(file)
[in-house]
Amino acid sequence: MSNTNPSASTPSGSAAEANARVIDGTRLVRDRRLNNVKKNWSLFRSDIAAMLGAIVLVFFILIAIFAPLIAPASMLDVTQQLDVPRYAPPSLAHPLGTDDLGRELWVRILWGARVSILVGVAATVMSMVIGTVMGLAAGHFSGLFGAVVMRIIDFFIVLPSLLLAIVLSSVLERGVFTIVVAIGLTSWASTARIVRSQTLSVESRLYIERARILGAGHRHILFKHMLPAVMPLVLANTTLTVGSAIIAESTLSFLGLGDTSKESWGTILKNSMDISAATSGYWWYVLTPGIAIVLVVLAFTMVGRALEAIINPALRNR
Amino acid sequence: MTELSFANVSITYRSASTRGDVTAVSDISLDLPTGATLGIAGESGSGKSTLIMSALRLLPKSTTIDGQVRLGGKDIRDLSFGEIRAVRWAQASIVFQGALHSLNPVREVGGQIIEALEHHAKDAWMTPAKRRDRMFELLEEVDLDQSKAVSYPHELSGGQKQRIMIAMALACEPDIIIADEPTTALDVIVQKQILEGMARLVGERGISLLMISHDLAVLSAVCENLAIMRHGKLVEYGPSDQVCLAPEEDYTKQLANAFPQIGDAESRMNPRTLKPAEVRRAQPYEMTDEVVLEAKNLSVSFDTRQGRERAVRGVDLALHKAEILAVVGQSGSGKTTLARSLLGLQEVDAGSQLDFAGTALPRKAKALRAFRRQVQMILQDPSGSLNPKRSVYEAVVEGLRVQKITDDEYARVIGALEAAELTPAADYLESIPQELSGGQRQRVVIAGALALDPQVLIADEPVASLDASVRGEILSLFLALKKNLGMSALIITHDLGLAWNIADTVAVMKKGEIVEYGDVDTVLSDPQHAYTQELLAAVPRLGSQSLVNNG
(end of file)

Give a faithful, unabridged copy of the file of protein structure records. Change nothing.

[in-house]
Amino acid sequence: MSNTNPSASTPSGSAAEANARVIDGTRLVRDRRLNNVKKNWSLFRSDIAAMLGAIVLVFFILIAIFAPLIAPASMLDVTQQLDVPRYAPPSLAHPLGTDDLGRELWVRILWGARVSILVGVAATVMSMVIGTVMGLAAGHFSGLFGAVVMRIIDFFIVLPSLLLAIVLSSVLERGVFTIVVAIGLTSWASTARIVRSQTLSVESRLYIERARILGAGHRHILFKHMLPAVMPLVLANTTLTVGSAIIAESTLSFLGLGDTSKESWGTILKNSMDISAATSGYWWYVLTPGIAIVLVVLAFTMVGRALEAIINPALRNR
Amino acid sequence: MTELSFANVSITYRSASTRGDVTAVSDISLDLPTGATLGIAGESGSGKSTLIMSALRLLPKSTTIDGQVRLGGKDIRDLSFGEIRAVRWAQASIVFQGALHSLNPVREVGGQIIEALEHHAKDAWMTPAKRRDRMFELLEEVDLDQSKAVSYPHELSGGQKQRIMIAMALACEPDIIIADEPTTALDVIVQKQILEGMARLVGERGISLLMISHDLAVLSAVCENLAIMRHGKLVEYGPSDQVCLAPEEDYTKQLANAFPQIGDAESRMNPRTLKPAEVRRAQPYEMTDEVVLEAKNLSVSFDTRQGRERAVRGVDLALHKAEILAVVGQSGSGKTTLARSLLGLQEVDAGSQLDFAGTALPRKAKALRAFRRQVQMILQDPSGSLNPKRSVYEAVVEGLRVQKITDDEYARVIGALEAAELTPAADYLESIPQELSGGQRQRVVIAGALALDPQVLIADEPVASLDASVRGEILSLFLALKKNLGMSALIITHDLGLAWNIADTVAVMKKGEIVEYGDVDTVLSDPQHAYTQELLAAVPRLGSQSLVNNG